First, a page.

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Common erectile dysfunction medicines do not raise the risk of skin cancer

A meta-analysis looking at the risk of melanoma in men using phosphodiesterase type 5 (PDE5) inhibitors to treat erectile dysfunction has found that the therapy is unlikely to be a cause of the skin cancer in this patient population.

Published online in the Journal of the National Cancer Institute (2017; 109 (8): djx086), the paper follows the action of the U.S. Food and Drug Administration (FDA) placing PDE5 inhibitors on a watch list for possible safety issues after a 2014 report in Journal of the American Medical Association. That article linked an increased risk of melanoma to use of Viagra, a well-known PDE5 inhibitor.

Investigators conducted a systematic search of Medline, EMBASE, and the Cochrane Library from 1998 to 2016, and identified three relevant case-control studies and two cohort studies. There were a total of 866,049 men included between the five studies, and of those 41,874 were diagnosed with melanoma. Random effects models were used to analyze the data, and the authors looked to see if the data met Hill’s criteria for causality.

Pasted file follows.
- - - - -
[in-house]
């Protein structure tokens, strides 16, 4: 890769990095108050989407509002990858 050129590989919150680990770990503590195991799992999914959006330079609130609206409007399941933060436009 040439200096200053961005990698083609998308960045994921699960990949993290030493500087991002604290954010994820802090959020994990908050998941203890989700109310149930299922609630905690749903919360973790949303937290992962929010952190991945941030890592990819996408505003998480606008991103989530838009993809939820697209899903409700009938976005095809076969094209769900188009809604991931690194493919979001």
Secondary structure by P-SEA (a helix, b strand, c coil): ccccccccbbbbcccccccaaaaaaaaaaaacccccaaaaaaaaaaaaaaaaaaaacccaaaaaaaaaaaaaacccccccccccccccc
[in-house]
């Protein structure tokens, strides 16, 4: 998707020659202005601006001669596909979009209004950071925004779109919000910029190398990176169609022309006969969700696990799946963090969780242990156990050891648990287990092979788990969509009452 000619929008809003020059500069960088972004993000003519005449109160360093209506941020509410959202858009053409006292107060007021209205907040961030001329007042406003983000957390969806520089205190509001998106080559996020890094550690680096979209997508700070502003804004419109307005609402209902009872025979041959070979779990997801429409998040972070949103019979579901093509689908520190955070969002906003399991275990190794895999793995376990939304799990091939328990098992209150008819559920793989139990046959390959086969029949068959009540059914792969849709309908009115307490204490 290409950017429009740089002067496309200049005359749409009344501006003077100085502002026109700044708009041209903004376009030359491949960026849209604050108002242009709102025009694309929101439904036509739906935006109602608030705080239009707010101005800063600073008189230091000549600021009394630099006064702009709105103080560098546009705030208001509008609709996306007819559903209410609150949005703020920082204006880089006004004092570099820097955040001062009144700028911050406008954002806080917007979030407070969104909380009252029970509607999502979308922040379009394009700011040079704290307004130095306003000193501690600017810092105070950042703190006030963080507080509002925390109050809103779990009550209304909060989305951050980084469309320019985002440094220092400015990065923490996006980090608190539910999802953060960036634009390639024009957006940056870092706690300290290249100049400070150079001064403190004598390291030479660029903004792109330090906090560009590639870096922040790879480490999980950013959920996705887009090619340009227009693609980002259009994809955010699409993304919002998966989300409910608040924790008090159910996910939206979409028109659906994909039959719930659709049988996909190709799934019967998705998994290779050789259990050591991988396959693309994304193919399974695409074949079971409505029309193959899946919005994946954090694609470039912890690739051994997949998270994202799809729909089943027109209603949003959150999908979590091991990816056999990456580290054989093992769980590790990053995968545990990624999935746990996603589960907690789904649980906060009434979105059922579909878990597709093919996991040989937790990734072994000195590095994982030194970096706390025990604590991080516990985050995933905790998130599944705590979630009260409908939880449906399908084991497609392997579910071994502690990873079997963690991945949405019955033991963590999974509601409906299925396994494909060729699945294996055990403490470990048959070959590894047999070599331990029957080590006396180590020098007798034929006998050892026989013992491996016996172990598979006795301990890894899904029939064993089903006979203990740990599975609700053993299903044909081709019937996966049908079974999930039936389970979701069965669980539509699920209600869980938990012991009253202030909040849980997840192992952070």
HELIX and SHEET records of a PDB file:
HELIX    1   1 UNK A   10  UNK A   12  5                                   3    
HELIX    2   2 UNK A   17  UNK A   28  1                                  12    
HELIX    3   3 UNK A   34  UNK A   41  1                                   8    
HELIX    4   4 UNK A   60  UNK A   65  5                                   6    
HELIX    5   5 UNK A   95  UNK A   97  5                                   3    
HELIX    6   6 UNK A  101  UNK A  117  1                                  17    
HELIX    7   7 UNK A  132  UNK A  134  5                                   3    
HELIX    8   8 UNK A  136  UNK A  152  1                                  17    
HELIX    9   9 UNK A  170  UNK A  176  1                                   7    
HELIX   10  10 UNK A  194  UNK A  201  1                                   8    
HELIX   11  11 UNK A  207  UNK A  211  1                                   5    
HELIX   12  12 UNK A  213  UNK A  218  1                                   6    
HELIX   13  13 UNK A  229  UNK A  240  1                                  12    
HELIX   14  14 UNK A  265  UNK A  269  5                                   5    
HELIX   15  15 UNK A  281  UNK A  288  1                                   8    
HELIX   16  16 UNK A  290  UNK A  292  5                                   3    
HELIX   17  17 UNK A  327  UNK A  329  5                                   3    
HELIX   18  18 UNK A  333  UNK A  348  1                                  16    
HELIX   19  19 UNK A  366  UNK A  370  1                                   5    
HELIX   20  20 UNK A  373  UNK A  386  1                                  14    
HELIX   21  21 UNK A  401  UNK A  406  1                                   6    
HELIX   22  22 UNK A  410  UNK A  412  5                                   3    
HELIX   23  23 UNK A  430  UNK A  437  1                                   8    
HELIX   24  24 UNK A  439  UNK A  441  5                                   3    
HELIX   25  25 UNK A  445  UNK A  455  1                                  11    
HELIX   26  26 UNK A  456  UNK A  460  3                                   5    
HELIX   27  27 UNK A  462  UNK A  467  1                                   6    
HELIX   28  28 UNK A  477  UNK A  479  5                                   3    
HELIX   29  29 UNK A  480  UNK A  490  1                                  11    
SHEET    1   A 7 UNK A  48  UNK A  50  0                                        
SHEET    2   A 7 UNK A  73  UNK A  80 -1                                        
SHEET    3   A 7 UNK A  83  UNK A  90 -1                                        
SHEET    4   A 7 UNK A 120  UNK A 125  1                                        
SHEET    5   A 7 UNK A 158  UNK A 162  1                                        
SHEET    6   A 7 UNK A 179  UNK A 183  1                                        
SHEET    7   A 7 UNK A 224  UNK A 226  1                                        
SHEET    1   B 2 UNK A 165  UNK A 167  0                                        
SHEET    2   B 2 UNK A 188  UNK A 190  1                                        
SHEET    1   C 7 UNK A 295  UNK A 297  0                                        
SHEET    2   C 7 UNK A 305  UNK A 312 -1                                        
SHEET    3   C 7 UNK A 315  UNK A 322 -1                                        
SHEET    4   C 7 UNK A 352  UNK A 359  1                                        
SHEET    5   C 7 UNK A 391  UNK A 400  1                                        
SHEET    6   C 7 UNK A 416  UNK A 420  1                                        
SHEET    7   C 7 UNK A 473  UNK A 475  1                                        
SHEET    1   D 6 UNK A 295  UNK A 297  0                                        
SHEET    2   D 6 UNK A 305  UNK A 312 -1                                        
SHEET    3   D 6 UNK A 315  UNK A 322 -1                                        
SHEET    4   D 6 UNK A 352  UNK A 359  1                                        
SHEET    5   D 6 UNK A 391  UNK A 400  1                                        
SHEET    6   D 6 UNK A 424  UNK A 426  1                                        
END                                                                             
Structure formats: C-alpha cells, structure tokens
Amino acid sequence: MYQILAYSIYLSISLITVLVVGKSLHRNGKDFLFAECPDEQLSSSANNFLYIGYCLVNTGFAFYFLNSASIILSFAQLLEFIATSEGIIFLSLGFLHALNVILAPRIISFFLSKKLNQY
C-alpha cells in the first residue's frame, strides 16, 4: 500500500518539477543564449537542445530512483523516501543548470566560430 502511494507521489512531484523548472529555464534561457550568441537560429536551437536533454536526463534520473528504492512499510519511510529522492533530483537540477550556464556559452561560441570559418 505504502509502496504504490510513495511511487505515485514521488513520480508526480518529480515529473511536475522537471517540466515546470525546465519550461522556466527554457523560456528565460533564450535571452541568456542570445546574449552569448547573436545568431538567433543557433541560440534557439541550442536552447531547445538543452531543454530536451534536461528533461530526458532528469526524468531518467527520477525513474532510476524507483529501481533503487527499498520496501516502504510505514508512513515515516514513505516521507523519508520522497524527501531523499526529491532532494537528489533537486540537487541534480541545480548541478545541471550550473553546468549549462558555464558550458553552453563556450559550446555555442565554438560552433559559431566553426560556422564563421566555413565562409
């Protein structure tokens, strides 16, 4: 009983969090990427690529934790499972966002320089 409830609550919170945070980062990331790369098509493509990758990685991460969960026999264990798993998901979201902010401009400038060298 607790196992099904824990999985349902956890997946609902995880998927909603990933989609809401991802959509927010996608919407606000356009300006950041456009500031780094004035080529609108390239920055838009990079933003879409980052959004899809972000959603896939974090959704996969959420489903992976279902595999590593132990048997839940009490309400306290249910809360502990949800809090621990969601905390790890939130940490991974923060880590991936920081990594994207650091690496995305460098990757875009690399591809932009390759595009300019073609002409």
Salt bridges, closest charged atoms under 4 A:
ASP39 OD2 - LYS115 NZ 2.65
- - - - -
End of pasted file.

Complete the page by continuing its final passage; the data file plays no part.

An increased risk of melanoma was seen in users of PDE5 inhibitors (relative risk 1.11, 95% confidence interval 1.02 to 1.22). However the association was only statistically significant in those men with low exposure to PDE5 inhibitors, and who had low-stage melanoma—which showed a lack of dose-response and biological gradient.

These findings led the authors to attribute the risk to “detection bias”—the fact that the group of patients likely to take erection medicines would likely be more health conscious, and therefore more likely to see a doctor and get diagnosed than other men of comparable age.

“Physicians should still screen for melanoma risk, but they do not need to add the use of Viagra and similar drugs to the list of screening criteria specifically,” urologist and lead author on the paper Dr. Stacy Loeb, an assistant professor at New York University Langone, in New York, said in a press release. “In general, men should continue to be careful about the risk of any kind of skin cancer from excessive sun exposure and use sun protection.”

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